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Litigation Antics vs. Litigation Tactics: Knowing Where to Draw the Line

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by Randy Evans and Shari Klevens

The focus of the presentation is on how to be more successful in litigation, including by employing litigation tactics, some of which are outside the merits of the transaction, litigation, or representation to bring about a successful resolution, and how to recognize the appropriate boundary for such approaches. The presentation will also include a discussion of how to recognize the approaches and attempt to stop opposing counsel from using them against you.

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Litigation Antics vs. Litigation Tactics: Knowing Where to Draw the Line

  1. 1. Litigation Antics vs. Litigation Tactics Where Is The Line? 10th Annual Chicago CLE Seminar for In-House Counsel May 24, 2017
  2. 2. • What separates the "top tier" of lawyers who act within the rules of ethics from the rest? • Employing litigation tactics to bring about a successful resolution • What is the boundary? • Recognize those approaches when used by opposing counsel 2 Introduction
  3. 3. • A "win" can differ depending on the circumstances: win on merits, vindicate reputation, clear up record, public relations, dismissal, survival, resolution of uncertainty, etc. • Varies for corporate defendants, individual defendants, plaintiffs, governments • Helps define client expectations • In legal malpractice cases, the definition of the "win" may have moving goalposts 3 1: Define a Win
  4. 4. • Know the boundaries of acceptable conduct; may depend on to whom you are reporting • Be aware of all extra-judicial circumstances and details -- what else is going on? • 1/14" • The ability to articulate a holistic view of all the factors that apply can come down to things that have nothing to do with the merits of the case • When preparing within the boundaries of ethics and professionalism, that extra level of detail may make the difference • Adapt to the circumstances 4 2: There Are No Rules Unless There is a Rule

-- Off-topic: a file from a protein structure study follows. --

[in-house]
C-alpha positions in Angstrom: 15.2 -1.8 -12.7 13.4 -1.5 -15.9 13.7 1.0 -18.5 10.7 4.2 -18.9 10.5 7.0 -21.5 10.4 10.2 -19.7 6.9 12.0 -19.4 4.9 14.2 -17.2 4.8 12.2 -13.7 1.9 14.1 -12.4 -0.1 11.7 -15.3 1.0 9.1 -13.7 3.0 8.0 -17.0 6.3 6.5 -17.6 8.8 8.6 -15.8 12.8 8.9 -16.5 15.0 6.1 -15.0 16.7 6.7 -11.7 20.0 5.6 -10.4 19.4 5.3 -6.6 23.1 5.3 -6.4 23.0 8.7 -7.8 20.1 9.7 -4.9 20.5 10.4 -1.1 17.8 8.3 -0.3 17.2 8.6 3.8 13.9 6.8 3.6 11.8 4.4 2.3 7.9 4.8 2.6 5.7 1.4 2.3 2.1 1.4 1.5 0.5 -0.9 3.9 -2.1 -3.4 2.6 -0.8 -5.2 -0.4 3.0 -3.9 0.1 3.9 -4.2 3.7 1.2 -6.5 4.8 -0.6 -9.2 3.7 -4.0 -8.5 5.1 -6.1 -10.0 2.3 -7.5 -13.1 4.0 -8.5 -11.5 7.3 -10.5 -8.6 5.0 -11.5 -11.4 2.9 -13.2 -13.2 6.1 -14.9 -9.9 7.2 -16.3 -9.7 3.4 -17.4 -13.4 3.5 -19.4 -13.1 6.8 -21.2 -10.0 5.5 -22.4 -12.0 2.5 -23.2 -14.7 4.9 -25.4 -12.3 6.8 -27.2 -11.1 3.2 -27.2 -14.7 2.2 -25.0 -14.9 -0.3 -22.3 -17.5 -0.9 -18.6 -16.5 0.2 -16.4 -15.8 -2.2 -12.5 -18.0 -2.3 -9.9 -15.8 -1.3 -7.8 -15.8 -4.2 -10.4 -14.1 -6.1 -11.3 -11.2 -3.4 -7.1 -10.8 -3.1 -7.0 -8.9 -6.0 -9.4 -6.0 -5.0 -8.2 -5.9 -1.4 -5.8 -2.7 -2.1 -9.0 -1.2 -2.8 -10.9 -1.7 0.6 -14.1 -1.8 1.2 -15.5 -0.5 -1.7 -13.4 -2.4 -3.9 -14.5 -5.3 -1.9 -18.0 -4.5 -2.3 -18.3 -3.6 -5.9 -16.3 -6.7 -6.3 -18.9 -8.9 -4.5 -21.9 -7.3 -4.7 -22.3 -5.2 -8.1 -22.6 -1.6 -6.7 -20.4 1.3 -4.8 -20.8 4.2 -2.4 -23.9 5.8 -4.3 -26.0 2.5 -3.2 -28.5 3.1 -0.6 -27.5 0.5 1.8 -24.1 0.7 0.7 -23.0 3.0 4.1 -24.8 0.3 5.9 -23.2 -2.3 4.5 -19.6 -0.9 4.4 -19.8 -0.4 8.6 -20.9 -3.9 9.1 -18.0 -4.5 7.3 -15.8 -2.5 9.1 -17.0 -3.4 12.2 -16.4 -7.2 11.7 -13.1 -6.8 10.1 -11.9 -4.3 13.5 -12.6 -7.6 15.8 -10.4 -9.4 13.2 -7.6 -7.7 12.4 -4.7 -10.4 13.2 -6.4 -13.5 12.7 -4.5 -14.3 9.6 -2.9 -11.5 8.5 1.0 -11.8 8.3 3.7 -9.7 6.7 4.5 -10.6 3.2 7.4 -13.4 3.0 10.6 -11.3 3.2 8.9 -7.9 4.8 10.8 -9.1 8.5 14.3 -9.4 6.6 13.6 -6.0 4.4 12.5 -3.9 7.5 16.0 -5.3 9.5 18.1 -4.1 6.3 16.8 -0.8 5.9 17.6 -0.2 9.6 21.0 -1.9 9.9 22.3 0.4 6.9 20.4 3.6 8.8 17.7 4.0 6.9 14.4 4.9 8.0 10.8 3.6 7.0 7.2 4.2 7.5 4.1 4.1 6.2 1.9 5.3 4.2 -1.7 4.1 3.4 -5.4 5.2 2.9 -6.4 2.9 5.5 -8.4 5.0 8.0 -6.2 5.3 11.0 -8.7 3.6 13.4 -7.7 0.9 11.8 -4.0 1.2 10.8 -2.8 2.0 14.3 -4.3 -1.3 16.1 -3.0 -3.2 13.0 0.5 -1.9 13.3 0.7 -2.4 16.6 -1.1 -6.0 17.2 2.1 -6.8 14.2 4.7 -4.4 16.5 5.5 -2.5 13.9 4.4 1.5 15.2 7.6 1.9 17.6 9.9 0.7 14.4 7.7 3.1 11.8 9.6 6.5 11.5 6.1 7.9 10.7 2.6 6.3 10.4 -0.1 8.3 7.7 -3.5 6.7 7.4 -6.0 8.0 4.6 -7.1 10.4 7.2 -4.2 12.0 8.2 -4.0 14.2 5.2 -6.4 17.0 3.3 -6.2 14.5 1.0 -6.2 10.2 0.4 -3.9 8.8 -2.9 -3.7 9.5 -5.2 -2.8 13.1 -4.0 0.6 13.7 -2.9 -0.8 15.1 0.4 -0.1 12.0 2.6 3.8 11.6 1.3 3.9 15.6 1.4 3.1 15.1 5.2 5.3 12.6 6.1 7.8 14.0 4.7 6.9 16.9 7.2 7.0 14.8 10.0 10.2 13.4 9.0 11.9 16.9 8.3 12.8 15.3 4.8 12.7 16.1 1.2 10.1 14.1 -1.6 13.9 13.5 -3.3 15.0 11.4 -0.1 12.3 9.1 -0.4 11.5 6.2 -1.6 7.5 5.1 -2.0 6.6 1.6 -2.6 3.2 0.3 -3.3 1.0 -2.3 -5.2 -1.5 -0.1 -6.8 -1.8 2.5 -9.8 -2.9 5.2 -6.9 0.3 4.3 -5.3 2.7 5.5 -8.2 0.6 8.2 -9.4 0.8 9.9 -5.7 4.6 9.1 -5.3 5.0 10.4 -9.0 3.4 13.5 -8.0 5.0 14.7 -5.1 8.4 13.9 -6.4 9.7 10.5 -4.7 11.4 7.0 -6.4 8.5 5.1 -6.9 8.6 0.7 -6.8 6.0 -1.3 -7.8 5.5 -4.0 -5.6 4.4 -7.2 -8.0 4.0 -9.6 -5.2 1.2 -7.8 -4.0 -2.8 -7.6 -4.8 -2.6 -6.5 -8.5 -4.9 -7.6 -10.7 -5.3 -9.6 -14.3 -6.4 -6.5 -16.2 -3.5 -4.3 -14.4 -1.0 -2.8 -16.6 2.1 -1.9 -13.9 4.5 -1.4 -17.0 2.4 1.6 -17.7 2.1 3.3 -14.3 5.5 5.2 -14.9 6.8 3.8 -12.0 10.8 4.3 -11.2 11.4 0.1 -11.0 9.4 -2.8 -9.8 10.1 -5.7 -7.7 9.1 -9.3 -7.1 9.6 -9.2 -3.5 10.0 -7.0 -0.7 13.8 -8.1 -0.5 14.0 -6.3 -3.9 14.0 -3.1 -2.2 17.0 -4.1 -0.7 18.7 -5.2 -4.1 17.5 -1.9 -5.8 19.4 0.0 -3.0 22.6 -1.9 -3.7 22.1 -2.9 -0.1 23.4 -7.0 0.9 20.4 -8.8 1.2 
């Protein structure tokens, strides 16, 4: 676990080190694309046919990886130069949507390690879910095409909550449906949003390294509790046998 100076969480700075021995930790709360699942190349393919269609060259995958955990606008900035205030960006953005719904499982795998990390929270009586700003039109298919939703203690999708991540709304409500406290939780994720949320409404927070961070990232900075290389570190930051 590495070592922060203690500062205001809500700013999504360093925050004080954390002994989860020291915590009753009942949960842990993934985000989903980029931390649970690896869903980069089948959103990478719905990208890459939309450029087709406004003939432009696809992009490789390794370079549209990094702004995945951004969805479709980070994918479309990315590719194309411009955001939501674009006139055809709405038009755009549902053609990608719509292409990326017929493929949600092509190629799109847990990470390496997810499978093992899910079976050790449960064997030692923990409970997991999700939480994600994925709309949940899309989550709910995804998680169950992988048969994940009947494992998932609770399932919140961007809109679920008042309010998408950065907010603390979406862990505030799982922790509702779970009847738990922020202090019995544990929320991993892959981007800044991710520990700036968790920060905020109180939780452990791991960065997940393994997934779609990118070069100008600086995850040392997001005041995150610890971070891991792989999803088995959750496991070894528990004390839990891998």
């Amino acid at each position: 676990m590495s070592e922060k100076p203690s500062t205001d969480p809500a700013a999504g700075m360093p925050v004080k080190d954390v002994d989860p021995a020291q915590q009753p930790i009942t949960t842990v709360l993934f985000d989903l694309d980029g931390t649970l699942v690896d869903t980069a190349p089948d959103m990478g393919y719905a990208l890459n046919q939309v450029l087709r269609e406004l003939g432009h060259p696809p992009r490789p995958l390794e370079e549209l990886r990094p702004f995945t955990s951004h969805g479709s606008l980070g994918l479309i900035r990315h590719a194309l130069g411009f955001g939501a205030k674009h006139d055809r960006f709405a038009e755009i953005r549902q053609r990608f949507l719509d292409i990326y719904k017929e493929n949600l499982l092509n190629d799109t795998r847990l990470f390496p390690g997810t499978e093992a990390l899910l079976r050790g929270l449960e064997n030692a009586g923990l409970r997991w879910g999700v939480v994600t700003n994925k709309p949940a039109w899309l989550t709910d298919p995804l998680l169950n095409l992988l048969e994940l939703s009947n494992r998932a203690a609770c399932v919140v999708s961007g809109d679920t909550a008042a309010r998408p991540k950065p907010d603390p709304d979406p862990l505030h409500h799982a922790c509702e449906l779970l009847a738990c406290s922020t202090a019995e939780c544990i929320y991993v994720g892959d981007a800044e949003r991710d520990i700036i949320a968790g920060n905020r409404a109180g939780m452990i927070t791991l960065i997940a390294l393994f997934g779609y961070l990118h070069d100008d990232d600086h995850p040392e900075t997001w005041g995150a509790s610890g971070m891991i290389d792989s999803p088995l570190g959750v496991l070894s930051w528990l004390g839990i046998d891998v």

5. 5. • Cases that are out of tilt or heading in the wrong direction • Direct correlation between these kind of cases and the quality or competence of the attorney on the other side • Shoot straight with the client • Take a step back - is there something we can do differently to change the trajectory of the case? • Can reevaluate strategy, counsel, value of case • Screening 5 3: Preparing for Murphy's Law and Snake-Bit Matters
  6. 6. • Know everything you can know • Look at all other dynamics that relate to the litigation (including the parties to the litigation) • Google Alerts: learn about bankruptcies, retirements, zonings, other factors that might impact the representation • Docket searches for other litigation involving clients and others -- you may learn something before the client does 6 4: Opposition Research is as Good as the Merits
  7. 7. • The record reads cold • Forensic visualization • Beware of waiver in affirmative defenses or other pleadings • At the end of the case, go back to the opponent's pleadings: what's missing? What have they failed to prove? • Shape future requests for discovery or motions in limine 7 5: Pleadings and Drafts - What Difference Does it Make?
  8. 8. • Use of discovery to identify pressure points • What to do with the information gathered? • Building a case brick by brick • Cases often become about things other than the ultimate merits - asset discovery, truthfulness at deposition, completeness of production, uncovering information to lead to additional claims or counterclaims 8 6: Discovery, Information Requests, and Due Diligence: Sequencing Makes All the Difference
  9. 9. 9 7: Trials and Closings - The World is a Stage and We are Mere Characters in a Play • Jury trial lawyers have unique skills • Balance between performance and genuineness • What is the most common mistake that a lawyer makes in closing argument for a jury trial? Don't exaggerate! • How to prepare for trial and closing
  10. 10. • Opposing counsel and their clients: opposing counsel may have something to prove • Never mislead Judge as to facts or law • Litigation and deal-making can become personal: how to overcome slighted feelings or other issues that can impede professionalism? • Difficult judges • Talking to opposing counsel to smooth ruffled feathers 10 8: Hostile Judges and Difficult Opponents - How to Make Friends and Influence Enemies
  11. 11. • The role of momentum • Returning to "what is a win?" • Courts are wary of personalized disputes, but eager to enforce rules on professionalism • Crafting motions that will put pressure on settlement • Tactical decision to leave some issues for trial 11 9: Motions Practice and Tactical Negotiations - Losing Battles to Win Wars
  12. 12. • What do jurors want? The closest thing to the truth. • Use of jury consultants: credibility of witnesses, tell hard truths to clients • Regional views of lawyers: can a "My Cousin Vinny" moment happen in real life? • Home Cookin' 12 10: Clients and Juries - They are Smarter Than You Think They Are
  13. 13. •Questions? 13
  14. 14. 14 Randy Evans Partner D +1 404 527 8330 E randy.evans@dentons.com Shari L. Klevens Partner D +1 202 496 7612 E shari.klevens@dentons.com Thank You

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